Beltway Series

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Beltway Series
BaltimoreOriolescap.PNG Washington Nationals Cap Insig.svg
Teams
  • Baltimore Orioles
  • Washington Nationals
First meeting May 19, 2006
Robert F. Kennedy Memorial Stadium, Washington, D.C.
Latest meeting July 12, 2015
Oriole Park at Camden Yards, Baltimore, MD[1]
Next meeting September 21, 2015
Nationals Park, Washington, D.C.
Statistics
Meetings total 53
Regular season series 30–23, Orioles
Largest victory 17-5, Nationals (May 20, 2011)
Longest win streak
  • Orioles: 3
  • Nationals: 4
Current win streak 2, Nationals

The Beltway Series (promoted by the Nationals and the Orioles as The Battle of the Beltways) is the name of the interleague series played between the Baltimore Orioles and Washington Nationals. The series name is taken from the two beltway highways, the Baltimore Beltway and the Capital Beltway, that service Baltimore and Washington, D.C. It marked the first time the Baltimore–Washington Metropolitan Area had two Major League Baseball franchises since the folding of the first Washington Senators franchise and the departure of the subsequent two franchises of the same name to Minnesota to become the Twins and the second to Texas to become the Rangers in 1971. The Beltway Series is expected to become a regular rivalry series in Major League Baseball.[citation needed]

Controversy fueling the rivalry[edit]

Opposition to relocation by the Orioles[edit]

Although this rivalry is new, it has a strong basis because of the circumstances surrounding the Nationals' founding. Peter Angelos, the owner of the Orioles, opposed the move of the Montreal Expos to Washington, D.C. on the grounds that it would harm the Orioles financially, contending that the Orioles alone had a legal right to the Baltimore-Washington market. Ultimately, the owners of the other MLB teams approved the move to Washington in a 28–1 vote on December 3, 2004; Angelos cast the sole dissenting vote.

In the four full seasons since baseball returned to Washington, the Nationals drew 9,127,252 fans to their games, compared to 8,892,951 fans attending Orioles games. The Nationals were a larger draw in 2005, while both teams were about the same in 2006 (the Orioles drew exactly 100 more fans that year), and in 2007 the Orioles were a larger draw by nearly 200,000 fans.[2] In 2008 the momentum swung back the Nationals' way, with the Nationals outdrawing the Orioles by over 370,000 fans, mostly due in part to their then-new ballpark.[2]

Both cities have a long history of professional baseball teams, beginning with the 1882 American Association Baltimore Orioles and followed by the 1886 Washington Nationals of the National League. The original Washington Senators (now the Twins) and Baltimore Orioles (now the Yankees) were both charter members of the American League in 1901.

Television rights[edit]

The dispute with Angelos over the move was resolved when the Orioles were granted the right to broadcast Nationals games on their new television network, the Mid-Atlantic Sports Network. However, the deal was struck only days before the beginning of the 2005 season and many D.C.-area fans did not receive the new network for some time and were unable to watch most games. Furthermore, it has been reported that Angelos and the Orioles hold majority ownership in the network, which has led some Nationals fans to contend that the channel exhibits a bias in covering the Orioles compared to the Nationals (such as displaying the scores of Beltway Series games as "Orioles vs. Washington" as opposed to "Orioles vs. Nationals"). Furthermore, the Orioles changed the name on their away jerseys from "Baltimore" to "Orioles" in 1972 after D.C. lost the last Senators team, in an attempt to convince D.C. fans to adapt them as their team. In 2009, the Orioles changed back to "Baltimore" on their away jerseys.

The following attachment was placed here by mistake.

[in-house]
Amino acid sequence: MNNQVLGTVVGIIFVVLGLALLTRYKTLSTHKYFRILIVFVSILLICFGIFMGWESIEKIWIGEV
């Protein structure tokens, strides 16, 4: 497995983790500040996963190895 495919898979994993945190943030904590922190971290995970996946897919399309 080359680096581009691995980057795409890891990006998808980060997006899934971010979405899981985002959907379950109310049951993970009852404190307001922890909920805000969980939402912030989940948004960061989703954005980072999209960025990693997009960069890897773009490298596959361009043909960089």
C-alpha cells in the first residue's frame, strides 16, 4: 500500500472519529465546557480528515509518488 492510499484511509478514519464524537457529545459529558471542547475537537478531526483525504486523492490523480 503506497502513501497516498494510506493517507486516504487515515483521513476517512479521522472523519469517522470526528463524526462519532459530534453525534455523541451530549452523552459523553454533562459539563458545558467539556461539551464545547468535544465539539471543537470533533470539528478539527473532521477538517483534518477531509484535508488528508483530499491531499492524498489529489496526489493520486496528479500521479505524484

O![edit]

The tradition of yelling "O!" during the line "Oh say does that Star Spangled Banner yet wave" in the "Star Spangled Banner" is a Baltimore Orioles tradition. Over the years it became a staple of Washington, DC area sporting events. The chant has had controversy in the past and the usage of the "O!" chant at Nationals games has reignited such controversy.[3][4][dead link]

Club success[edit]

Team World Series Titles League Pennants Division Titles Wild Card Berths Playoff Appearances World Series Appearances All-time Regular Season Record Win Percentage
Baltimore Orioles 3 6 9 2 12 6 5,004–4,754 .513
Washington Nationals 0 0 2 0 2 0 820-885 .481
Combined 3 6 11 2 14 6 5824–5639 .508

Summary of results[edit]

Orioles wins Nationals wins Orioles runs Nationals runs
Regular season 30 23 128 119

Beltway series results[edit]

Year Series Winner Orioles W Nationals W Notes
2006 Tie 3 3
2007 Nationals 2 4 First Nats' Beltway Series win, Nats' last year at RFK Stadium
2008 Tie 3 3 Nationals Park opens
2009 Orioles 4 2 First O's Beltway Series win
2010 Orioles 4 2
2011 Tie 3 3
2012 Orioles 4 2 Both teams make the playoffs. First playoff appearance for the Nats.
2013 Orioles| 3 1 League realignment, two fewer games in series.
2014 Orioles| 3 1 Both teams win their respective divisions.
2015 Nationals 1 2
Overall Orioles (5-1-3) 30 23 2015 TBD

See also[edit]

References[edit]

  1. ^ "Nationals Broadcast Schedule". nationals.com. Major League Baseball Adavnced Media. Retrieved 7 April 2015. 
  2. ^ a b "MLB Attendance Report—2008". ESPN.com. Retrieved January 2, 2010. 
  3. ^ Zillgitt, Jeff (May 2, 2005). "Nationals, fans breathe life into baseball-starved D.C". USA Today. 
  4. ^ Steinberg, Dan (December 15, 2006). "Should the National Anthem "Oh!" be Retired?". Washingtonpost.com. 

External links[edit]